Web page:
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Stocking Up for Simple Suppers

November 7, 2010

I’ve never been good at preserving. Or, more accurately, I’ve never tried. Canning, pickling, these abilities still elude me. One form of preserving I have mastered: freezing. Oh yes. I’m quite the master of freezing. I think this may bother my roommate when she tries to find room for her frozen dinners in amongst my packages of frozen chicken breasts, loaves of bread and miscellaneous bundles of tart dough. But I hate wasting food, and when you’re shopping and cooking for one person, it’s hard to eat everything before it goes bad. Freezing is my answer.

Two of my go-to freezer staples are Gardenburgers and Sandwich Thins. They provide endless healthy, quick emergency meals when I’ve failed to go to the grocery store for a week or two. However, it’s starting to get a little dull. And I’m starting to feel a little guilty. As much as I love having easy meal options on hand, paying for prepared, packaged versions of things I could easily make myself seems a little unnecessary to me. The simple fix? Make my own. With a rare commitment-free day available to me last week, I decided to use my time wisely preparing a variety of homemade veggie burgers and my very own Sandwich Thins.

Have you heard of this handy little bread items? They are extremely thin buns that are whole grain, only 100 calories and stand up to all your sandwich- and burger-making needs. I know, I know. You’re wondering why I’m worrying about calories when I post recipes for things like eclairs and pies. Truth is, I’d rather shave calories off all my other meals so I can indulge in dessert later. It’s all about balance, right?

After a quick internet recipe search, I whipped up my own batch of these fabulous breads. I was so impressed with how easy they were to make! And how perfect they looked! Who needs store bought? These are better.

Sandwich Thins

(adapted from this recipe from


  • 1 1/3 cups warm water (100-110 degrees)
  • ¼ cup sugar
  • 1 Tbsp active dry yeast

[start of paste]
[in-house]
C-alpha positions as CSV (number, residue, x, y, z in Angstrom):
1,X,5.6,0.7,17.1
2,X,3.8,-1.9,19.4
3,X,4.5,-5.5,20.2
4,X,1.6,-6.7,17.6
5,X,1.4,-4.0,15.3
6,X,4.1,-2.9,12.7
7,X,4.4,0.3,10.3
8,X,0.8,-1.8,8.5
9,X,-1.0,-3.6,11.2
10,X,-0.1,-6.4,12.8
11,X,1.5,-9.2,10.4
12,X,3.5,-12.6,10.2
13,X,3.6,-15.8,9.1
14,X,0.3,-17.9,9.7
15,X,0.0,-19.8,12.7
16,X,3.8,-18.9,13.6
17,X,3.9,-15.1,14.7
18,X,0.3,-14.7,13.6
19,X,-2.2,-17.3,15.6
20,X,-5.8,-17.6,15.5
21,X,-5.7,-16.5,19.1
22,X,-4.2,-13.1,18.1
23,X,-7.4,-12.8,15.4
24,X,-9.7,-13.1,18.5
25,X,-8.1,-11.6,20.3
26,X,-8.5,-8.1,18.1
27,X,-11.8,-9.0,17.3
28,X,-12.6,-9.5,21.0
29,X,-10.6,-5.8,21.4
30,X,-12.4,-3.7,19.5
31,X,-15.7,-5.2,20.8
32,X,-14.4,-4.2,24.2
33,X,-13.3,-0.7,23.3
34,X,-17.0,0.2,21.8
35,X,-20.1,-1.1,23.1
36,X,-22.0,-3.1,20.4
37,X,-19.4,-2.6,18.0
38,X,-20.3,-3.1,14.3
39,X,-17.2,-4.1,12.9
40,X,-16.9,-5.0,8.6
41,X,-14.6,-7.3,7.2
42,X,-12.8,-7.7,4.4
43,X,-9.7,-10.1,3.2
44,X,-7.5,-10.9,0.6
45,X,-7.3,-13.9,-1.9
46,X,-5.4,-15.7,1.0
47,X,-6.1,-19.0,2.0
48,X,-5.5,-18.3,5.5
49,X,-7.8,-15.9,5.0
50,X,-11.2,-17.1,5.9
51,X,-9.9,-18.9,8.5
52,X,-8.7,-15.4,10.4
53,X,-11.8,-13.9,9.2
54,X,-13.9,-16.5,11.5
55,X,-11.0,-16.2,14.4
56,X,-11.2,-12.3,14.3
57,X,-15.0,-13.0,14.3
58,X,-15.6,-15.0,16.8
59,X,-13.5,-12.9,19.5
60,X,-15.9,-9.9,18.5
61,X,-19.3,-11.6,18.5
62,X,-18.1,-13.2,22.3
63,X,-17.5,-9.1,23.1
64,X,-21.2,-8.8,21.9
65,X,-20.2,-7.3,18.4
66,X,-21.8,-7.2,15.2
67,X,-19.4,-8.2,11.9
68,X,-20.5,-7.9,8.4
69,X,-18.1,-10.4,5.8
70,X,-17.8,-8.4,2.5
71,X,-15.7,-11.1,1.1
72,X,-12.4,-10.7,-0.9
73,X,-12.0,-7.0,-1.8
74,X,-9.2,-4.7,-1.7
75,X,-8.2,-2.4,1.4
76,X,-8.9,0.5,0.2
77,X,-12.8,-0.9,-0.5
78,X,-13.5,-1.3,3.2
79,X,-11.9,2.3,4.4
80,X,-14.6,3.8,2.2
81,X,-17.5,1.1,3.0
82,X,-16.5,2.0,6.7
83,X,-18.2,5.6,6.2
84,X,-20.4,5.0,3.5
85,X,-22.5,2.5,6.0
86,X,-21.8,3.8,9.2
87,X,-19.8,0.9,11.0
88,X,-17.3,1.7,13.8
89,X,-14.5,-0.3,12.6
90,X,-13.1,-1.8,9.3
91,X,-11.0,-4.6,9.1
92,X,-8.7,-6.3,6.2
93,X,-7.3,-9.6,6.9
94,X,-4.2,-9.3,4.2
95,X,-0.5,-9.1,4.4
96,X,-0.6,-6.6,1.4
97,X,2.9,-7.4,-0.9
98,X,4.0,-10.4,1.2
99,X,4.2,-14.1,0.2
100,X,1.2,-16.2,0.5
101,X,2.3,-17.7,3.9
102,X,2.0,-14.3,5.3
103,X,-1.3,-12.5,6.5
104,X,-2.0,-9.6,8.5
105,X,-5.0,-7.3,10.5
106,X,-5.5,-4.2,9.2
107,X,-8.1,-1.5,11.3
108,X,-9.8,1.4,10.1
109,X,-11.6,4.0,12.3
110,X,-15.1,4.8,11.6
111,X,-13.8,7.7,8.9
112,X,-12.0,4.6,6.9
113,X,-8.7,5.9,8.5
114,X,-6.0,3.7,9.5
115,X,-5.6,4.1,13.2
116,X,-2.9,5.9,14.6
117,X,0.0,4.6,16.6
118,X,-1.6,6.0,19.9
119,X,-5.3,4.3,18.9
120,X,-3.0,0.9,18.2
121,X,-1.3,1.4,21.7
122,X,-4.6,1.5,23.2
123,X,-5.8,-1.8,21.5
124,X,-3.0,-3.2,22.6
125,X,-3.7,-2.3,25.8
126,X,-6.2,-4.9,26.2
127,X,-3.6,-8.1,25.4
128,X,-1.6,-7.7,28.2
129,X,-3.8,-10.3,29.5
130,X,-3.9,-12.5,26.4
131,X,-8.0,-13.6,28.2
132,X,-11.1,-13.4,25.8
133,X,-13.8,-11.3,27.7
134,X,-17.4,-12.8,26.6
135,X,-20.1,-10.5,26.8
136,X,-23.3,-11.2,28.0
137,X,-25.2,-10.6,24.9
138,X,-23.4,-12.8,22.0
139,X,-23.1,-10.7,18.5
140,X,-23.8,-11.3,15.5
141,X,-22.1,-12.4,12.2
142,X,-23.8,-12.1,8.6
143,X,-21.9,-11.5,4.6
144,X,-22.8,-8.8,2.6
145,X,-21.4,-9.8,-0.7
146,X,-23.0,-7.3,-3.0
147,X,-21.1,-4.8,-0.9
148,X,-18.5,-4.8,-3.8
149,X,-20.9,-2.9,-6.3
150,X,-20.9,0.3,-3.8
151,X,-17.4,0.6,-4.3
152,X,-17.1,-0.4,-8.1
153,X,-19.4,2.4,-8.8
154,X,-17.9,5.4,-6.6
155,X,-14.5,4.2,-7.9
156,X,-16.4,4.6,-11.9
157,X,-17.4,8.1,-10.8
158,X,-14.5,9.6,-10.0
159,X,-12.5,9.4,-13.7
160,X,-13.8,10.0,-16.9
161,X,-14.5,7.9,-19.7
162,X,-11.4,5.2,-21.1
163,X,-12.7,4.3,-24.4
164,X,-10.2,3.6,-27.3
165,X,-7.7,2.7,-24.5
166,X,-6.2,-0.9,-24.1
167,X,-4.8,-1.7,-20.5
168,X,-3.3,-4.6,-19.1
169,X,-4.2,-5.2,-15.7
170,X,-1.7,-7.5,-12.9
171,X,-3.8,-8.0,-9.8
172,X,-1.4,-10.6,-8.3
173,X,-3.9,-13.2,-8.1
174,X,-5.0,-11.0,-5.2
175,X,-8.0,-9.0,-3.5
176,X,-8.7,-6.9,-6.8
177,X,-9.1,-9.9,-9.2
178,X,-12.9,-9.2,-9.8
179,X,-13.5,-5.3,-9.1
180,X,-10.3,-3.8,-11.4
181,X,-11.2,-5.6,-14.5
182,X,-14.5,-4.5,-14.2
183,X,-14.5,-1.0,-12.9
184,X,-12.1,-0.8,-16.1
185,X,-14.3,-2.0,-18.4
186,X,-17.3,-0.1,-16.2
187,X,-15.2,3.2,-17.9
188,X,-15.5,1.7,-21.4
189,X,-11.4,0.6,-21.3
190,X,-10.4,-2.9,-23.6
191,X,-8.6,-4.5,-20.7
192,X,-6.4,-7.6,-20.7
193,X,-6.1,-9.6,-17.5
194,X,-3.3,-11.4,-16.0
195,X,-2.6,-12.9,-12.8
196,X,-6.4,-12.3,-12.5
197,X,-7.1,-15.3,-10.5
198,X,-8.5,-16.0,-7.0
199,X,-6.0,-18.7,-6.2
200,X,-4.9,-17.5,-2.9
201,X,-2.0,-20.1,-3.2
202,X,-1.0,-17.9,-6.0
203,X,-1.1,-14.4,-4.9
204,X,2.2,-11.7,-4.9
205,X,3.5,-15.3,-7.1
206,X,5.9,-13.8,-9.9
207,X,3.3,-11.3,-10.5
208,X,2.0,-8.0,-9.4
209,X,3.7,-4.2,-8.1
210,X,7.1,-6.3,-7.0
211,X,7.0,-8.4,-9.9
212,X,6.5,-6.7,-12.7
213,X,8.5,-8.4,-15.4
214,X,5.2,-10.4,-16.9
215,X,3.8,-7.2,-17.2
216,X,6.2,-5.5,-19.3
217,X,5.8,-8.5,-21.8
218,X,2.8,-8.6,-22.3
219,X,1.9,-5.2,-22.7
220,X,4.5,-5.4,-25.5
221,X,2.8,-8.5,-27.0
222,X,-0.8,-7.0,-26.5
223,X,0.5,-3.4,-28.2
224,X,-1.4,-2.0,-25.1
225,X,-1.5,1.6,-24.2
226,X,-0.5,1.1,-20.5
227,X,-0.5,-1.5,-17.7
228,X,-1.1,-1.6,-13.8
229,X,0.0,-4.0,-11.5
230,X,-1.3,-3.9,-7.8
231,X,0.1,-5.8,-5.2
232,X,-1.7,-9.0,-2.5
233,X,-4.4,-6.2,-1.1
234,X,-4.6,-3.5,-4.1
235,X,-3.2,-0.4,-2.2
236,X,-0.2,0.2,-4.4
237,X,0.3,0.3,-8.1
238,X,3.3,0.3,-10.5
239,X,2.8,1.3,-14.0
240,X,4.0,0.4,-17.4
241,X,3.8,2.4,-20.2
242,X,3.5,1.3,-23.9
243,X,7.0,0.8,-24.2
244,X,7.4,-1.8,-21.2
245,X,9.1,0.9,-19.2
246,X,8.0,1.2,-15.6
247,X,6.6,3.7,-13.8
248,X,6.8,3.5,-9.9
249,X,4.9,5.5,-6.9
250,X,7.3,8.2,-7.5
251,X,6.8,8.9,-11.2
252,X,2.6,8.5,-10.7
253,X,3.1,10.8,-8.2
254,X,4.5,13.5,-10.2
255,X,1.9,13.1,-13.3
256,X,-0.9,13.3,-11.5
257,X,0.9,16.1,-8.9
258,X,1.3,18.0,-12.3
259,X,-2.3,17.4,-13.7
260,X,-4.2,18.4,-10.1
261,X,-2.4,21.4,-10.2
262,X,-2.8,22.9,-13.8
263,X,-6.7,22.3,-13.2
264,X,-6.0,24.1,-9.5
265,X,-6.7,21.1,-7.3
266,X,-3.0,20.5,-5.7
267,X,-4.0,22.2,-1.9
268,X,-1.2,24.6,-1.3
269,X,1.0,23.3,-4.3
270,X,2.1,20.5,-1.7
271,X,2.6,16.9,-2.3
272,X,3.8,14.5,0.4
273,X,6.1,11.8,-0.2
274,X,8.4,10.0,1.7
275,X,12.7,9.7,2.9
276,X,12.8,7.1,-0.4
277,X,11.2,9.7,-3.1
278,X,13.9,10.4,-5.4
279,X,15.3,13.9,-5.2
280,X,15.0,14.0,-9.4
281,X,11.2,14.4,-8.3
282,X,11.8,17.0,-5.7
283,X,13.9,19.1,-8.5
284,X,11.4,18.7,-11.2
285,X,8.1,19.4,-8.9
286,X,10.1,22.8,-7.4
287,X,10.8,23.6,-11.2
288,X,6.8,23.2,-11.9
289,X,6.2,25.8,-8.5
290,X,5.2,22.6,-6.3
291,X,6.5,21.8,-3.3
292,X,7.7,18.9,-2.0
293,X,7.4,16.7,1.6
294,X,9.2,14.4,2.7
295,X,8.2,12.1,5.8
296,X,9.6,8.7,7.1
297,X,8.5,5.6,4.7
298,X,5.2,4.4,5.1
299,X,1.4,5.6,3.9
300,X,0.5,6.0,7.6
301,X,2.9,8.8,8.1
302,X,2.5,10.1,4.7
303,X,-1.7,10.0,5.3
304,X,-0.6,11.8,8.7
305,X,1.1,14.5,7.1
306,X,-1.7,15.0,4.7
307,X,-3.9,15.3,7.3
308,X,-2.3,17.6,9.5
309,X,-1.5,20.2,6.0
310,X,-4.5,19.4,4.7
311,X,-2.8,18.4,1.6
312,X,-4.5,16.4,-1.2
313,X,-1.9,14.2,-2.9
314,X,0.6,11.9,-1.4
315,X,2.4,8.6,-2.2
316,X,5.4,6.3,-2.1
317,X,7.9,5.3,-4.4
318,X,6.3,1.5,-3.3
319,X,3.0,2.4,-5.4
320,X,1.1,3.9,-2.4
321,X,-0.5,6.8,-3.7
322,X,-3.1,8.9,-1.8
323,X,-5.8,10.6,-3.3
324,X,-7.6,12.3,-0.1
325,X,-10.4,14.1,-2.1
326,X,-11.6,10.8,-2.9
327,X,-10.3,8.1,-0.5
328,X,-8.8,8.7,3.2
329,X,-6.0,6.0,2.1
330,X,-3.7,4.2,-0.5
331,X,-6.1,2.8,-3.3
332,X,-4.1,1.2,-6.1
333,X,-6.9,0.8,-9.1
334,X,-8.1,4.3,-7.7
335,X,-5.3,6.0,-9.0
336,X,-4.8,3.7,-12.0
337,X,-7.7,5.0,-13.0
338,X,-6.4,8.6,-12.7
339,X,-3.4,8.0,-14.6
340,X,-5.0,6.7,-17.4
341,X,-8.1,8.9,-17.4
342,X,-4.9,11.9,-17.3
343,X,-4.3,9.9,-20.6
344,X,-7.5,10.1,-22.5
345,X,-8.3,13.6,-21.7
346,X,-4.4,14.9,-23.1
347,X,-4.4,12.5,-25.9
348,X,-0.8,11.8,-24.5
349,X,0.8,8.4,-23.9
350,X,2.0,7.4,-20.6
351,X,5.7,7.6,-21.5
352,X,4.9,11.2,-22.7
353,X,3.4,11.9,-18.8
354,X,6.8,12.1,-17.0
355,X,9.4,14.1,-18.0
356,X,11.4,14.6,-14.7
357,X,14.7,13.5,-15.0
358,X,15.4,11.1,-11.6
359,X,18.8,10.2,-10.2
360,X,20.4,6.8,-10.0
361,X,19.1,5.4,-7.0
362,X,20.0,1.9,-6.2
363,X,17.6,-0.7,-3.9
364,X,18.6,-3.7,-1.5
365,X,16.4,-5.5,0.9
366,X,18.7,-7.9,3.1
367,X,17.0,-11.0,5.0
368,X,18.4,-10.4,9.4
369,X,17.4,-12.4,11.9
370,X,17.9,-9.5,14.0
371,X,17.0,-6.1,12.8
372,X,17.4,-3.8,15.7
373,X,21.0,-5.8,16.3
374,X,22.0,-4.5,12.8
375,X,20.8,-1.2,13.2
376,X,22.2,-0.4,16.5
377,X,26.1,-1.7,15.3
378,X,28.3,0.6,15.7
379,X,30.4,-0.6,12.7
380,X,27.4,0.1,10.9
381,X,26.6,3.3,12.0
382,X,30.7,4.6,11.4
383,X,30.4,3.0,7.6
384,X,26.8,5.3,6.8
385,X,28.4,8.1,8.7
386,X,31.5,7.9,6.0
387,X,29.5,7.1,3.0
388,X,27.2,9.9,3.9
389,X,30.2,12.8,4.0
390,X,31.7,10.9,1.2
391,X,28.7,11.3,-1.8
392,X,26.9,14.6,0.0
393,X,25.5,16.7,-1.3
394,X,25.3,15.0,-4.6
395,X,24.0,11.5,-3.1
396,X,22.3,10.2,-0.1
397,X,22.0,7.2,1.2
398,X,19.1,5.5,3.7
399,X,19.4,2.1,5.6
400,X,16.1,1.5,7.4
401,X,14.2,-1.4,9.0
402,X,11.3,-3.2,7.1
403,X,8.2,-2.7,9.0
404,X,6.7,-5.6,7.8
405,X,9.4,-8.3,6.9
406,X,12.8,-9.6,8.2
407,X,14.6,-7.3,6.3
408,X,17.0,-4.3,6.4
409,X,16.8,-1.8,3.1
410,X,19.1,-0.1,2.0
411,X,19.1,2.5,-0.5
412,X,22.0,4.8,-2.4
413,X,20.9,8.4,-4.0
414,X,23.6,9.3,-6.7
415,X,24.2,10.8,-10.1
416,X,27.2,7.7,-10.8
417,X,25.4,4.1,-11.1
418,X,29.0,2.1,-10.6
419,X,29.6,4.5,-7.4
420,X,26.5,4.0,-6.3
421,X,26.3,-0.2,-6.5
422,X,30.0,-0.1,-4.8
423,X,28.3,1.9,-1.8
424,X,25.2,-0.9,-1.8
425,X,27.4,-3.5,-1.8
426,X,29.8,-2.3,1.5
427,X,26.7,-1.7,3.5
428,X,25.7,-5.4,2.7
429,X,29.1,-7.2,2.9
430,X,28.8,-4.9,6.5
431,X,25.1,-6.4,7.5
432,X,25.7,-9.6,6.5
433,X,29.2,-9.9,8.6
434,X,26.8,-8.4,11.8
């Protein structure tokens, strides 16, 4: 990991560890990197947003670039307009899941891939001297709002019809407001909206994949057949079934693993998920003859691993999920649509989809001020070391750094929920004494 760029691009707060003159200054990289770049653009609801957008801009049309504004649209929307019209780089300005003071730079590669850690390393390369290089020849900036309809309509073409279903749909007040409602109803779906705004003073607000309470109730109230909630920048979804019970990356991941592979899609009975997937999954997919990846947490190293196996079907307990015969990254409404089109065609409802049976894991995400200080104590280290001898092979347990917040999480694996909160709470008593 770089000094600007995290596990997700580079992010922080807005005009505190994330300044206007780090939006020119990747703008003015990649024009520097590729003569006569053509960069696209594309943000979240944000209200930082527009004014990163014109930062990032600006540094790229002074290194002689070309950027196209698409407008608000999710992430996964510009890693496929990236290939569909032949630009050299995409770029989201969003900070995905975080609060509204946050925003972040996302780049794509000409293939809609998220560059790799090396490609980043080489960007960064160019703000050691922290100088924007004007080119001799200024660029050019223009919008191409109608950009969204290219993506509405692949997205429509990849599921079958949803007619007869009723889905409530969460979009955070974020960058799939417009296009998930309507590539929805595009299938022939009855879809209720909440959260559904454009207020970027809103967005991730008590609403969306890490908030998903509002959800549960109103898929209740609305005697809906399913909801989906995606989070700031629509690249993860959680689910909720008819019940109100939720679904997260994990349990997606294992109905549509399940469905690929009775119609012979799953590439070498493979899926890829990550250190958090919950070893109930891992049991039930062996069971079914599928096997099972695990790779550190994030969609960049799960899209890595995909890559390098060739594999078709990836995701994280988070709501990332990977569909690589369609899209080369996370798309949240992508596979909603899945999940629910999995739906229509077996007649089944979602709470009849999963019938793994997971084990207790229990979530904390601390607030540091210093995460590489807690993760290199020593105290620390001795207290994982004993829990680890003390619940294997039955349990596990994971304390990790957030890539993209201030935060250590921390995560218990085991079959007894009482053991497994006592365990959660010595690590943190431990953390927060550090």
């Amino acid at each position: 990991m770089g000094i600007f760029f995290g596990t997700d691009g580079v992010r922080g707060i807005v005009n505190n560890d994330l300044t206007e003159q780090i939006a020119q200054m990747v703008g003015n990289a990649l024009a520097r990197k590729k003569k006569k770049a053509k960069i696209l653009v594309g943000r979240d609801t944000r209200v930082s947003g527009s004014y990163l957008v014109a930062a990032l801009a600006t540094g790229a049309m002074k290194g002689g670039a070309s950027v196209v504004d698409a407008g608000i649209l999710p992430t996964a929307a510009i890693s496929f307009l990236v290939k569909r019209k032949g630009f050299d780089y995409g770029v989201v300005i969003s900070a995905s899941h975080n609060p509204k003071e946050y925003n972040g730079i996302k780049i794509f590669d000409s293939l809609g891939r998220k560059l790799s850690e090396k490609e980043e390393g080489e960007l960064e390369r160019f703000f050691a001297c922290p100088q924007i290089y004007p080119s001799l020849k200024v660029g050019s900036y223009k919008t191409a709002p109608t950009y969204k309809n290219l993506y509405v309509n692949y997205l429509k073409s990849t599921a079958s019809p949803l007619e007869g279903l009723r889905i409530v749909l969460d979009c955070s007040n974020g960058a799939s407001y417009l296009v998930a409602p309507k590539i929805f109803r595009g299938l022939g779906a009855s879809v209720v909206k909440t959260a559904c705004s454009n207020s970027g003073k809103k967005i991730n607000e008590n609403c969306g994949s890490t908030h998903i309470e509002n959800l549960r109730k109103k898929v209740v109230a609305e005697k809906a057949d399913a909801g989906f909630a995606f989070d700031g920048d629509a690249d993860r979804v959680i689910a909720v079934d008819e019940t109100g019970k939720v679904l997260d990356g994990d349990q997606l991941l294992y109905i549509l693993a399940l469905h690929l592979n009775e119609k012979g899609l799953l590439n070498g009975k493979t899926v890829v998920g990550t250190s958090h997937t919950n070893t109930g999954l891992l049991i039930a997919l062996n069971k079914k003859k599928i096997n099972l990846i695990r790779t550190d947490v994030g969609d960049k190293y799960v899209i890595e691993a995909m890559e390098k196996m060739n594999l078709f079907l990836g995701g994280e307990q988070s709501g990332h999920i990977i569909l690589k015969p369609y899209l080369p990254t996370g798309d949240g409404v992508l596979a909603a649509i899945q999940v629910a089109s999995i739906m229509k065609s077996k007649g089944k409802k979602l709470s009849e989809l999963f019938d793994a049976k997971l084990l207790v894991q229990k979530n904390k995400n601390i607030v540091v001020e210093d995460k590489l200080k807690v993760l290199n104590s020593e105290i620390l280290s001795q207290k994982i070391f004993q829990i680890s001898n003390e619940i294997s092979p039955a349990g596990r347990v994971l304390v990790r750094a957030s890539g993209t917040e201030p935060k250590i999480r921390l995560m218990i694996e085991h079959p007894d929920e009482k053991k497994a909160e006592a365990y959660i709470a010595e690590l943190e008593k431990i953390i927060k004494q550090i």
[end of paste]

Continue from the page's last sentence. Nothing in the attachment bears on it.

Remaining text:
• 1 egg
  • 2 tsp canola oil
  • 3 cups plus 2 Tbsp whole wheat flour
  • ½ cup wheat bran or oat bran
  • 1 tsp salt
  • 2 Tbsp rolled oats (optional)


  1. In  the bowl of your stand mixer or in another large bowl, combine the warm water, sugar and yeast and whisk to dissolve. Let sit for 10 minutes until frothy.
  2. Meanwhile, in another large bowl whisk together the flour, wheat bran, and salt.
  3. Add the egg and oil to the yeast and whisk to combine. Add HALF of the flour mixture and whisk again. This is your sponge. Cover the bowl with a towel and allow to rise for 45-60 minutes.
  4. Attach the dough hook to your stand mixer. Add the remaining flour mixture to your sponge and knead about 5 minutes until the dough is fully combined and forms a ball. It may still stick to the sides of the bowl a bit– that’s okay. As long as it’s slightly sticky but not wet, the dough is fine. If it is super wet still, add more flour a tablespoon at a time until it reaches the right consistency.
  5. This batch makes 16 buns. In order to keep them consistent in size, it’s best to use a kitchen scale. If you don’t have one, buy one. It’s so worth it. (Otherwise, you can do your best to eyeball it.) Start out by weighing your entire ball of dough, then divide this weight by 16 to determine the size of each portion (my total weight was about 220g, so I aimed for 50-52g for each bun).
  6. Round each portion by cupping your hand over it on the counter top, tight enough to shape it but not so tight that you’re squeezing it. Move your hand in a tight circle to make a taught ball out of your dough. This is when it helps to have your dough stick a bit, since it will help tighten the ball. If you’re leaving a bunch of dough behind, though, add a little flour.
  7. Place the rounds on parchment-lined or greased baking sheets (I needed three sheets), leaving at least two inches between each round.
  8. Fill a small bowl with water. Dip your fingers in and press down firmly on each ball of dough to flatten it. Use the backs of your knuckles as well to achieve a 4-inch wide, very thin circle. Continue with the remaining rounds. Sprinkle each with rolled oats, or some additional wheat bran. Cover loosely with a towel and let rest for 30 minutes. Meanwhile, preheat the oven to 350 degrees.
  9. Before baking, dock each bun with the end of a chopstick or the blunt end of a skewer.
  10. Bake for 12-15 minutes until golden brown. Cool completely before slicing in half with a sharp, serrated knife. Place in zip-top bags and freeze! When you’re ready to use, wrap it in a paper towel and microwave 15-30 seconds to defrost, then pop in the toaster (just a little bit, they burn easily since they’re so thin) and make your favorite sandwich!

Now I have all I need to make 16 delicious sandwiches! As for those veggie burgers, I went with the recipes below, but look forward to my own version soon. I’m thinking some Indian flair would shake things up!

Southwest Pinto Bean Burgers

Southwestern Pumpkin Burgers

Sweet Potato-Pecan Burgers

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